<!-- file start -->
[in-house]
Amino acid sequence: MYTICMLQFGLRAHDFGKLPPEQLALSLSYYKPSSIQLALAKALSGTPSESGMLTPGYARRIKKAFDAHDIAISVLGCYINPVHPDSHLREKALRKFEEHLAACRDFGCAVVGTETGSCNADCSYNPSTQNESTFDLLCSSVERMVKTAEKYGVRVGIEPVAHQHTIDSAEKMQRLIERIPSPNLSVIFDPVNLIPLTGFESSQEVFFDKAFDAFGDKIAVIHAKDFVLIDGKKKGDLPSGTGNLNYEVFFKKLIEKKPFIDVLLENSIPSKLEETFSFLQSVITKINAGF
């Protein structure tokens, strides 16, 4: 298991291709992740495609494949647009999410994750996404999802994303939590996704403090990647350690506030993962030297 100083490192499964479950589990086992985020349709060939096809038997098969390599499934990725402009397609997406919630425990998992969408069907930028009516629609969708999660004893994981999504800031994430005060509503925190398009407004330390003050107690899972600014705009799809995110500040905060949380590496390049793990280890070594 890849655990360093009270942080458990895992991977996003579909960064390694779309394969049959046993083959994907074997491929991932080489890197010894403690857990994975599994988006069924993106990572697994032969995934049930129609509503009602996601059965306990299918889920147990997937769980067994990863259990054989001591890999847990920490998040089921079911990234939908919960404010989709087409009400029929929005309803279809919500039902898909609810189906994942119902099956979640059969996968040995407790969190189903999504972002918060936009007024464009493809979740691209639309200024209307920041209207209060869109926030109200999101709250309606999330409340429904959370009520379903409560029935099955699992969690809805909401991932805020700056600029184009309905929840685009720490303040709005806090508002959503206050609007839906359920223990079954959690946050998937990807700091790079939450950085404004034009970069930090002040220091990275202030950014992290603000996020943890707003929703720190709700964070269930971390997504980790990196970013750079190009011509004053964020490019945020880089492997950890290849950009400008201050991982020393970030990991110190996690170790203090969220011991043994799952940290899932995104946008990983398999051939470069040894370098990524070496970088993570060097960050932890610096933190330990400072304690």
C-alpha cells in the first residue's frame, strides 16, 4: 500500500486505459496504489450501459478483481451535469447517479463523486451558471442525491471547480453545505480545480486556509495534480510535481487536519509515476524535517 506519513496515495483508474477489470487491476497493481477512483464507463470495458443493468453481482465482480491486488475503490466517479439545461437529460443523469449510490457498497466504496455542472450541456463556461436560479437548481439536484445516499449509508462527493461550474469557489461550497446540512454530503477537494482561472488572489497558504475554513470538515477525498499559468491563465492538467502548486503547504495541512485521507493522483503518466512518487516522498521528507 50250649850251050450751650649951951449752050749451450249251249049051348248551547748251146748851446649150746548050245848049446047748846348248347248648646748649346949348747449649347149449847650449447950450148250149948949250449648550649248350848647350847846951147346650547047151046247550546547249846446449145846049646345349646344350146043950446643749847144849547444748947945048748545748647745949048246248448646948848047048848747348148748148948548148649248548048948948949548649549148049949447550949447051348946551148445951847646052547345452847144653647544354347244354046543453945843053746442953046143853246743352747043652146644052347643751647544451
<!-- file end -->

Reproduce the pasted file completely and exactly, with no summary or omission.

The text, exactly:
[in-house]
Amino acid sequence: MYTICMLQFGLRAHDFGKLPPEQLALSLSYYKPSSIQLALAKALSGTPSESGMLTPGYARRIKKAFDAHDIAISVLGCYINPVHPDSHLREKALRKFEEHLAACRDFGCAVVGTETGSCNADCSYNPSTQNESTFDLLCSSVERMVKTAEKYGVRVGIEPVAHQHTIDSAEKMQRLIERIPSPNLSVIFDPVNLIPLTGFESSQEVFFDKAFDAFGDKIAVIHAKDFVLIDGKKKGDLPSGTGNLNYEVFFKKLIEKKPFIDVLLENSIPSKLEETFSFLQSVITKINAGF
């Protein structure tokens, strides 16, 4: 298991291709992740495609494949647009999410994750996404999802994303939590996704403090990647350690506030993962030297 100083490192499964479950589990086992985020349709060939096809038997098969390599499934990725402009397609997406919630425990998992969408069907930028009516629609969708999660004893994981999504800031994430005060509503925190398009407004330390003050107690899972600014705009799809995110500040905060949380590496390049793990280890070594 890849655990360093009270942080458990895992991977996003579909960064390694779309394969049959046993083959994907074997491929991932080489890197010894403690857990994975599994988006069924993106990572697994032969995934049930129609509503009602996601059965306990299918889920147990997937769980067994990863259990054989001591890999847990920490998040089921079911990234939908919960404010989709087409009400029929929005309803279809919500039902898909609810189906994942119902099956979640059969996968040995407790969190189903999504972002918060936009007024464009493809979740691209639309200024209307920041209207209060869109926030109200999101709250309606999330409340429904959370009520379903409560029935099955699992969690809805909401991932805020700056600029184009309905929840685009720490303040709005806090508002959503206050609007839906359920223990079954959690946050998937990807700091790079939450950085404004034009970069930090002040220091990275202030950014992290603000996020943890707003929703720190709700964070269930971390997504980790990196970013750079190009011509004053964020490019945020880089492997950890290849950009400008201050991982020393970030990991110190996690170790203090969220011991043994799952940290899932995104946008990983398999051939470069040894370098990524070496970088993570060097960050932890610096933190330990400072304690």
C-alpha cells in the first residue's frame, strides 16, 4: 500500500486505459496504489450501459478483481451535469447517479463523486451558471442525491471547480453545505480545480486556509495534480510535481487536519509515476524535517 506519513496515495483508474477489470487491476497493481477512483464507463470495458443493468453481482465482480491486488475503490466517479439545461437529460443523469449510490457498497466504496455542472450541456463556461436560479437548481439536484445516499449509508462527493461550474469557489461550497446540512454530503477537494482561472488572489497558504475554513470538515477525498499559468491563465492538467502548486503547504495541512485521507493522483503518466512518487516522498521528507 50250649850251050450751650649951951449752050749451450249251249049051348248551547748251146748851446649150746548050245848049446047748846348248347248648646748649346949348747449649347149449847650449447950450148250149948949250449648550649248350848647350847846951147346650547047151046247550546547249846446449145846049646345349646344350146043950446643749847144849547444748947945048748545748647745949048246248448646948848047048848747348148748148948548148649248548048948948949548649549148049949447550949447051348946551148445951847646052547345452847144653647544354347244354046543453945843053746442953046143853246743352747043652146644052347643751647544451